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Henry David Thoreau

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An Analysis of Henry David Thoreau and �Walden’

Henry David Thoreau was born in Concord, Massachusetts, on July 12, 1817.

He was born to parents that were very intelligent, yet poor and

undistinguished. Despite their struggle with poverty, "their home was a center of

affection and vivacity." Thoreau was the third of four children and he showed an

early love of nature and was the "scholar" of the family, going on to learn many

languages. Because Henry showed so much promise as a student that his parents

sent him to Concord Academy. He later went on to attend Harvard College.

With the help of his aunts, and by doing odd jobs and tutoring, he managed to

afford the tuition. Interestingly enough, he graduated from Harvard in 1837 as

an honor student and a speaker at commencement, yet he was still unknown.

He lived a "stern and more than Spartan simplistic [way] of life and he

retained his elevation of purpose" (Walden, 67). This elevation of purpose

directly refers to the transcendentalist movement in which Thoreau was a pioneer.

The elevation of purpose is the ascension of character, becoming a "perfect"

person. All of this is an account of how Thoreau achieved perfection in his life

and literally reconciled his relationship with the universe and God.

Thoreau's enlightenment was illustrated when he "stood in the very abutment of a

rainbow's arch, which filled the lower stratum of the atmosphere and dazzling

[him] as if [he] looked through colored crystal. It was like a lake of rainbow

light. [He used to wonder at the halo of light around [his] shadow" (Walden,

138). It is clear that the near blinding light and the ethereal image of purity

and beauty that Thoreau experienced represents his admittance as an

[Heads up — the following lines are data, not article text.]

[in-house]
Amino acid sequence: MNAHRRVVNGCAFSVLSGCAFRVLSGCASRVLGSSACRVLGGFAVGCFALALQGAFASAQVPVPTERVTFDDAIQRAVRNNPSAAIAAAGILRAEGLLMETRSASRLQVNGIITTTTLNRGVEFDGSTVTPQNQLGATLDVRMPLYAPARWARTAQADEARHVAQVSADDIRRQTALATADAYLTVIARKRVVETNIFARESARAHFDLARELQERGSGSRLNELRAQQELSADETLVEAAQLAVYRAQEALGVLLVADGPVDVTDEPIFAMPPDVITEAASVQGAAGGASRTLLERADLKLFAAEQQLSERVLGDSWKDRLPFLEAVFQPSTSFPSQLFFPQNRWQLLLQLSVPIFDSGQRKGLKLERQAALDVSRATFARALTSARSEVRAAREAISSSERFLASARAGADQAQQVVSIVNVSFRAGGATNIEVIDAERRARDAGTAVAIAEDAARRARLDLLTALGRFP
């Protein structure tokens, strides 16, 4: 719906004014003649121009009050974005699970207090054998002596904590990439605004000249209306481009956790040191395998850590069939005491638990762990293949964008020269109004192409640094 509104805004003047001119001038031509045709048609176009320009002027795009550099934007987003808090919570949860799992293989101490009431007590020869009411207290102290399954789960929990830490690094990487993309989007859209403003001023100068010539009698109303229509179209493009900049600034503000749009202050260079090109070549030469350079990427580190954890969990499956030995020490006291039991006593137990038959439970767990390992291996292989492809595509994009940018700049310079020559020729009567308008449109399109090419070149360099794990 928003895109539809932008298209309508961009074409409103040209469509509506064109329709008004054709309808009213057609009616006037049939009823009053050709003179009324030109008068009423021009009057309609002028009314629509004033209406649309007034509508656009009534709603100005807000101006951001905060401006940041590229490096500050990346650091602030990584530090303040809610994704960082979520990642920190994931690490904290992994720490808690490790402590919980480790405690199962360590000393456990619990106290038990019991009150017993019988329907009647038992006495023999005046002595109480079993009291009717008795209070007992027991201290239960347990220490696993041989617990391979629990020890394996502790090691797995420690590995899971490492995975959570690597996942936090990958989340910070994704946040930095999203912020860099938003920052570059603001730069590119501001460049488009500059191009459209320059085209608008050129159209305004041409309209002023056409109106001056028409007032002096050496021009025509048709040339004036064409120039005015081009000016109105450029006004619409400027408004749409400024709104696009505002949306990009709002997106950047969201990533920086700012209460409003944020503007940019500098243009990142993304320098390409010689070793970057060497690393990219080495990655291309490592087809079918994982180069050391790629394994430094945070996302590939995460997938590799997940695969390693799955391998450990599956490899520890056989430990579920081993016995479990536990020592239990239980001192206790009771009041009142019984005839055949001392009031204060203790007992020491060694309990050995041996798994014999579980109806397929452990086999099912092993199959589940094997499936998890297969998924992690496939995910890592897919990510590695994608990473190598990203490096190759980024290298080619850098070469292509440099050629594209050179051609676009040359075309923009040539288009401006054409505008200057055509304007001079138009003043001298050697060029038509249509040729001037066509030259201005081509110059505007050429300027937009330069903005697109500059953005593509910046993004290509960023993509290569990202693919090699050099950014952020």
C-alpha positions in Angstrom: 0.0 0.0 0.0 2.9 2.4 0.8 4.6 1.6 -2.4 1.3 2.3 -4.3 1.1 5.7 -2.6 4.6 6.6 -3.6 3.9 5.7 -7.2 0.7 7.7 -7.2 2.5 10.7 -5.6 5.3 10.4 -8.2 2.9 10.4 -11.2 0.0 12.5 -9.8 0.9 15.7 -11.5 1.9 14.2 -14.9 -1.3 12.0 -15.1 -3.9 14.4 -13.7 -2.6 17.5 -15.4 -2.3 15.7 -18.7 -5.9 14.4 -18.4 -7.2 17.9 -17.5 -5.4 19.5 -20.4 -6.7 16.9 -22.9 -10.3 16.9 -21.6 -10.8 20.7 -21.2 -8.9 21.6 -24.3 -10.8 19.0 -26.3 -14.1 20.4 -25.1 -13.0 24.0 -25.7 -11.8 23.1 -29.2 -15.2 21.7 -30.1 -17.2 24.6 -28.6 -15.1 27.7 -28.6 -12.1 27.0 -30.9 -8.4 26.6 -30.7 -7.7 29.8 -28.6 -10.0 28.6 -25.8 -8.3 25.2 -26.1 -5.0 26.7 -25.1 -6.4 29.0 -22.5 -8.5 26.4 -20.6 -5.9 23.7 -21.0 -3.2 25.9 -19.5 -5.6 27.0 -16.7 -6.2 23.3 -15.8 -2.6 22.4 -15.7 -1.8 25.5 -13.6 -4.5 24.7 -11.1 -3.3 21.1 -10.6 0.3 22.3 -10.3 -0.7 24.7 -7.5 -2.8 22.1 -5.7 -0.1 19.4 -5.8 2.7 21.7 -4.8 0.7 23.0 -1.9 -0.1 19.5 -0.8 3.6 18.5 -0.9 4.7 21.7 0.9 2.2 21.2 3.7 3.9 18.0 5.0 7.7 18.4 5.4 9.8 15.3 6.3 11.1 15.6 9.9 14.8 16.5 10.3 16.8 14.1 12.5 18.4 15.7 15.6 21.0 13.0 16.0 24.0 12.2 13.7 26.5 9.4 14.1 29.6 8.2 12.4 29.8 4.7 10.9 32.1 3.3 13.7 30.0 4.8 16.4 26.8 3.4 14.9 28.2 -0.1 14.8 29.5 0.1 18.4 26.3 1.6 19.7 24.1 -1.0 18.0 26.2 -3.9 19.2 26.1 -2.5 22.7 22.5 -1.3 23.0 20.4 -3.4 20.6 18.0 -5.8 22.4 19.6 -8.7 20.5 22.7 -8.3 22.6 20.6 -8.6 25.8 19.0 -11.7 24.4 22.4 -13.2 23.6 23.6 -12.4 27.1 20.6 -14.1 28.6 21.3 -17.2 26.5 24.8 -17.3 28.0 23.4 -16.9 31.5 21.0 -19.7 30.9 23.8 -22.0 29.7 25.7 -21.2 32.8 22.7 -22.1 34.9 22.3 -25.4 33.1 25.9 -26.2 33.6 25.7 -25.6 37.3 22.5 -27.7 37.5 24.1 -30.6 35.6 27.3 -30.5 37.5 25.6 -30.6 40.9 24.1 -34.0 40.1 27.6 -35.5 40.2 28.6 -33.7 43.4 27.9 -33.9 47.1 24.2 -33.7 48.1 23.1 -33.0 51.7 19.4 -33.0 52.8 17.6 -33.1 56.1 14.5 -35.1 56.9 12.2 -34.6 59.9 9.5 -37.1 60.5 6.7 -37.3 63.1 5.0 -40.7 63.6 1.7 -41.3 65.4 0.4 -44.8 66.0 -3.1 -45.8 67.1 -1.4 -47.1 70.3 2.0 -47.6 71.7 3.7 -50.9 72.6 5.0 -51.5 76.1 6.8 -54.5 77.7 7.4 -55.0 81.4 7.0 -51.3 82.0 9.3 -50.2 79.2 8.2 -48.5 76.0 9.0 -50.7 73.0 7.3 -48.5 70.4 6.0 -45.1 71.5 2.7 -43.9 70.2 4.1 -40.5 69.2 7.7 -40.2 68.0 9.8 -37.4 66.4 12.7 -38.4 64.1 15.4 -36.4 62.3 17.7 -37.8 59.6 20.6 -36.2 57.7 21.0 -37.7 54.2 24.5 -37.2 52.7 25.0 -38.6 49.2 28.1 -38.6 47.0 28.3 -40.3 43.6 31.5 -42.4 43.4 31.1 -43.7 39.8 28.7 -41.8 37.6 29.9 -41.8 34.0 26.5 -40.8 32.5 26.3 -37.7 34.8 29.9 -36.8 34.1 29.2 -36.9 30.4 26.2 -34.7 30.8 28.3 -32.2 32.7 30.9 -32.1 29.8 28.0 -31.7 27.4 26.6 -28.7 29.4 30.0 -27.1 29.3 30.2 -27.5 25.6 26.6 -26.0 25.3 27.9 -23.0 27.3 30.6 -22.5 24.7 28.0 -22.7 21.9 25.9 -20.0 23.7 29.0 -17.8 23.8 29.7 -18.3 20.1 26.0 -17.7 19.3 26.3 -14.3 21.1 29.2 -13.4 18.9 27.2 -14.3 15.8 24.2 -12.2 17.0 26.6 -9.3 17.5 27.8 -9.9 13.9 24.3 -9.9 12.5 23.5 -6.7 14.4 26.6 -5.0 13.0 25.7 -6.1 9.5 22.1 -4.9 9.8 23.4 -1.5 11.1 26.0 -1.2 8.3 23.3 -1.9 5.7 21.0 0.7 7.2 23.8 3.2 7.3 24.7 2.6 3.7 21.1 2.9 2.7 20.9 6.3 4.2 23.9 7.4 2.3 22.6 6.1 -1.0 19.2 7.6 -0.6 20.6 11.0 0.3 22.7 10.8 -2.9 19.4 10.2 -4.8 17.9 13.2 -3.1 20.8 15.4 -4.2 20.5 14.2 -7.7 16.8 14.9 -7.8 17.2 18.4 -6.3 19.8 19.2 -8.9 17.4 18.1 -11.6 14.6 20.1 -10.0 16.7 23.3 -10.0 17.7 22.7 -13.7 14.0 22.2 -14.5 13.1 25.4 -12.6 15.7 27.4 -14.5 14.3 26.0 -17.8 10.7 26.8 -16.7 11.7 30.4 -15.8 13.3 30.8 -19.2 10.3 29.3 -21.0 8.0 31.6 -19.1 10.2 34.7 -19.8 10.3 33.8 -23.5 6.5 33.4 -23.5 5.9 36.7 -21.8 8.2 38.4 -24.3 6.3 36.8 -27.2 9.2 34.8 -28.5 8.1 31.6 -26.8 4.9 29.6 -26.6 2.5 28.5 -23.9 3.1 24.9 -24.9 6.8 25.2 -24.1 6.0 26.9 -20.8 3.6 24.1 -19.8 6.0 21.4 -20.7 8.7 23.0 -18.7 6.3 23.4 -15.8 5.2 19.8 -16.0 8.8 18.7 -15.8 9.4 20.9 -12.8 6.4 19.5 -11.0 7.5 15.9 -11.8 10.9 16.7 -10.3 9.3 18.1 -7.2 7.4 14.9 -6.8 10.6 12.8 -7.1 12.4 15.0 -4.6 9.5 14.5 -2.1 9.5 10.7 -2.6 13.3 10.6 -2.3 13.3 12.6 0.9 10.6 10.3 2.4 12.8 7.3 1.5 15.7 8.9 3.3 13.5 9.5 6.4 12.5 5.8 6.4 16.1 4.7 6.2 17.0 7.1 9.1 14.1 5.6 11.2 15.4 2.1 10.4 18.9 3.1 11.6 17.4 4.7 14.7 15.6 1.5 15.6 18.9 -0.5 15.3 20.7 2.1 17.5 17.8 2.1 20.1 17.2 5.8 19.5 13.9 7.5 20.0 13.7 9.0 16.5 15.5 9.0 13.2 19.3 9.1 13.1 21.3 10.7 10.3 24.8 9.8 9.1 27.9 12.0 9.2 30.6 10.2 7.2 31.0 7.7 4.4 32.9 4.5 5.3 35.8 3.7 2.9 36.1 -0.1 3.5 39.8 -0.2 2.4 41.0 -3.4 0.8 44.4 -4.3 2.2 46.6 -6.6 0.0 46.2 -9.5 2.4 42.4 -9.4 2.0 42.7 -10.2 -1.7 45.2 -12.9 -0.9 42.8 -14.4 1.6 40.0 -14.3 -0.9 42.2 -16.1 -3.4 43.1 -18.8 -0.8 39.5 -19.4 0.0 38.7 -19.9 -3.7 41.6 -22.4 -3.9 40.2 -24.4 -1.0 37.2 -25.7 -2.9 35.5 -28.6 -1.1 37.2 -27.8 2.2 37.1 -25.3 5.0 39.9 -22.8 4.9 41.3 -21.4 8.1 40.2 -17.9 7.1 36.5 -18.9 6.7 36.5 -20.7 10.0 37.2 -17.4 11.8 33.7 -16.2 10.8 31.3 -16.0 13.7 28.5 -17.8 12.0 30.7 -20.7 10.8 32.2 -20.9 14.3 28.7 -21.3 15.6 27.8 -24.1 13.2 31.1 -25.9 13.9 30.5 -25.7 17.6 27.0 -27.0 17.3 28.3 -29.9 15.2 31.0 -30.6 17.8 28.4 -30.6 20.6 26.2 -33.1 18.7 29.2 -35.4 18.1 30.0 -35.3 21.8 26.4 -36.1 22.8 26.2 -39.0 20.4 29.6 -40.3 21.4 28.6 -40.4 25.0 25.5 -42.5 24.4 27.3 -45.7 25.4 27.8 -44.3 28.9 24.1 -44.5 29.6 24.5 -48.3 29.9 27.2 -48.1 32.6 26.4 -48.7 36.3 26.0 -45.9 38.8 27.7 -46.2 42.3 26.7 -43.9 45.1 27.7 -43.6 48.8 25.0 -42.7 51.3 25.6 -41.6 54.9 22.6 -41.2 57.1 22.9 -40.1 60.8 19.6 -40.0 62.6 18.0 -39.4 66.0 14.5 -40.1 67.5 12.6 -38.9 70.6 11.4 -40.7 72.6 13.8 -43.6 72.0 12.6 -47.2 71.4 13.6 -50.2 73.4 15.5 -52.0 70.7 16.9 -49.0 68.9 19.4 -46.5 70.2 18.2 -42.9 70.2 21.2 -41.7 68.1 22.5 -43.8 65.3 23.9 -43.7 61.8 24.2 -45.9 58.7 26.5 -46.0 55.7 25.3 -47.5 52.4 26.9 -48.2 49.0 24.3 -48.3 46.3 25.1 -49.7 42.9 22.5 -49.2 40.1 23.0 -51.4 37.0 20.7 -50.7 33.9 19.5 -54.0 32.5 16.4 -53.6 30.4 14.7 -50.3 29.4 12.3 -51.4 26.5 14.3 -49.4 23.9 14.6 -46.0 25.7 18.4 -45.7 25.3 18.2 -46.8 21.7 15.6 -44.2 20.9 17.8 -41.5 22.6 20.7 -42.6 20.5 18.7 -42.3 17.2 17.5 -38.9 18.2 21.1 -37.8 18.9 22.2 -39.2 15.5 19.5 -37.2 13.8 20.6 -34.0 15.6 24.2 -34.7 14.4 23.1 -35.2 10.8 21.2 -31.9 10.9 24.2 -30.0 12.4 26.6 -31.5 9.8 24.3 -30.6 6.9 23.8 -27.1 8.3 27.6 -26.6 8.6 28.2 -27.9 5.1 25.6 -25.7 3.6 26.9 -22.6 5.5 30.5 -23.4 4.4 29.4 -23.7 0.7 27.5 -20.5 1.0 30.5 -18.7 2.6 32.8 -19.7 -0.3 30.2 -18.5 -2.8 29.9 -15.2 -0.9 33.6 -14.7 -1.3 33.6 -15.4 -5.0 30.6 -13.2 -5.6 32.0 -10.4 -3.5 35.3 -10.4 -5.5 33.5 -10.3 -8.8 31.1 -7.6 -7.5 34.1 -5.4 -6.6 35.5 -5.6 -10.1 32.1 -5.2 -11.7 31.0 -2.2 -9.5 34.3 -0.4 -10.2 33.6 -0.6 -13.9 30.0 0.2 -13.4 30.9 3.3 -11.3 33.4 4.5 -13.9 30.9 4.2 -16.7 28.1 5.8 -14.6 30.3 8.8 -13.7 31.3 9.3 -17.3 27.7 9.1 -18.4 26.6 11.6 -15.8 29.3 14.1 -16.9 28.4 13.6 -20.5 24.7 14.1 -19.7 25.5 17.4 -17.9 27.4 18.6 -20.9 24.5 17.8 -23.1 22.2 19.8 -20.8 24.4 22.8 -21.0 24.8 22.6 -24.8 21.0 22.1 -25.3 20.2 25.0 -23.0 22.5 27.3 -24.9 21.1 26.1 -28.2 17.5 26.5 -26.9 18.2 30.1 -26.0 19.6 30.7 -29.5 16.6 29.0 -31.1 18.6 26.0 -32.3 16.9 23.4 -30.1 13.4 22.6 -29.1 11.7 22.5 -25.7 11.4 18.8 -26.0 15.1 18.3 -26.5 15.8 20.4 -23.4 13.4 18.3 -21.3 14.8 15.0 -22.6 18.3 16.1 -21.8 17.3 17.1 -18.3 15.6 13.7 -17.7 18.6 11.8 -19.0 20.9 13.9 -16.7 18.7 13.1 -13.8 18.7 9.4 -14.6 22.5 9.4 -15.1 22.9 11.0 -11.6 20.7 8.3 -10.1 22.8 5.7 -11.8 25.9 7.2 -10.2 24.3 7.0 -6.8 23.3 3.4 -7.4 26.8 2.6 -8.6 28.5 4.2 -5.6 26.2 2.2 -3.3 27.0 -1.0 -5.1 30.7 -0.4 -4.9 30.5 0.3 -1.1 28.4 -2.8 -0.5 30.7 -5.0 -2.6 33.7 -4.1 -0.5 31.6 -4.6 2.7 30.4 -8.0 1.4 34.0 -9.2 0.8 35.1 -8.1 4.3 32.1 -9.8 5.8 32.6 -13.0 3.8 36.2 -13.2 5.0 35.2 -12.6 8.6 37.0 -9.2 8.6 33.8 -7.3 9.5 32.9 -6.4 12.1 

intellectual and spiritual demi-god.

"Walden," or "Life in the Woods," was written during Henry David Thoreau’s

stay at Walden Pond, an excursion that lasted over two years. It was here that

Thoreau conducted his experiment with life. I went to the woods because I

wished to live deliberately, to front only the essential facts of life, and see

if I could not learn what it had to teach, and not, when I came to die,

discover that I had not lived. (Thoreau 835) Walden, or Life in the Woods is a

well-known book admired for its meaning. What was so enticing about this story was

understanding its development. "When I wrote the following pages, or rather

the bulk of them, I lived alone, in the woods, a mile from any neighbor, in a

house which I had built myself, on the shore of Walden Pond, in Concord,

Massachusetts, and earned my living by the labor of my hands only. I lived there

two years and two months." (788"799) These words began Thoreau’s story of his

experiment of simple living at Walden Pond, a sixty-two acre body of water in

Concord, Massachusetts. Thoreau chose to build a cabin on land belonging to

his close friend, Ralph Waldo Emerson. On this land, Thoreau wrote a series of

eighteen essays and journals, "describing Thoreau’s idealistic creed as

affected by and expressed in his life at the Pond." (Hart 797-798). Most of what

Thoreau writes about is based on his first year living by the pond. Things

such as his night in jail, trip to Mount Katahdin, and scientific studies of the

second year he only touches upon. Each day Thoreau would come up with new

thoughts and feelings. He used his mind and listened to his heart to write

Walden, therefore every word meant something. Thoreau was very strong in his

believing that we should live for ourselves. He believes that we should do things

our way rather than copy our parents or anyone else. "I desire that there may

be as many different persons in the world as possible" (Thoreau 825).

Thoreau influences the reader to choose his or her own personal desires rather than

those imposed on us by society. He believes that we should worry more about

doing what is right for ourselves, so that we can live for ourselves. "Every

morning was a cheerful invitation to make my life of equal simplicity, and I

may say innocence, with Nature herself" (834). Through Walden, Thoreau

describes his own experience in living a simple life. Thoreau is careful not to

recommend his specific way of living to the readers. He merely suggests his simple

living as his own enlightenment. He says to his readers "I would not have

any one adopt my mode of living on any account,"(841). Even though Walden does

make life seem more understandable, it was not written as a guideline.

"Walden is a book written very

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